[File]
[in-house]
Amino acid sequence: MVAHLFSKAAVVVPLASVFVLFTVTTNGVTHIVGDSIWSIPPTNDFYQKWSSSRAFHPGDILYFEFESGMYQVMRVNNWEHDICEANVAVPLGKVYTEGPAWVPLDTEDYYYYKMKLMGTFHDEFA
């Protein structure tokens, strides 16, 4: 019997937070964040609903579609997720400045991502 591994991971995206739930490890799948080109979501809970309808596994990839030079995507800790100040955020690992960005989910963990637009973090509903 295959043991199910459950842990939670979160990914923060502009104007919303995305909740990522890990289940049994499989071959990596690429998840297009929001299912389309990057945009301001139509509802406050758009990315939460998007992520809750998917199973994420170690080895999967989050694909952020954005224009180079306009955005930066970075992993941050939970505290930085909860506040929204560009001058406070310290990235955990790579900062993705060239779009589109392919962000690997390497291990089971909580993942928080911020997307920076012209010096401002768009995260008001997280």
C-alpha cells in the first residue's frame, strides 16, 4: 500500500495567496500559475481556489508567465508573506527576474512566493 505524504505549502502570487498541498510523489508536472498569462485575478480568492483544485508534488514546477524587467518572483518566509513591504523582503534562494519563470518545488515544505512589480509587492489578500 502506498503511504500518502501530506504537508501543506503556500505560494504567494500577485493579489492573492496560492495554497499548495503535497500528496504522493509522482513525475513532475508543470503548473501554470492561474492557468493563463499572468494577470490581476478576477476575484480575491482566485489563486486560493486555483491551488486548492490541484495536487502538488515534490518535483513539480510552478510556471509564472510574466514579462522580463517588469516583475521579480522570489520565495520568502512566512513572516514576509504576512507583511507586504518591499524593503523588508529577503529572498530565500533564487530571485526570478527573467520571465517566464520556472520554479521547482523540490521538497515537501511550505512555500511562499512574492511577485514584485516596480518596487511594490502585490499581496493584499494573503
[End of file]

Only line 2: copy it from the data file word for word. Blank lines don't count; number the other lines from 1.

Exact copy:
Amino acid sequence: MVAHLFSKAAVVVPLASVFVLFTVTTNGVTHIVGDSIWSIPPTNDFYQKWSSSRAFHPGDILYFEFESGMYQVMRVNNWEHDICEANVAVPLGKVYTEGPAWVPLDTEDYYYYKMKLMGTFHDEFA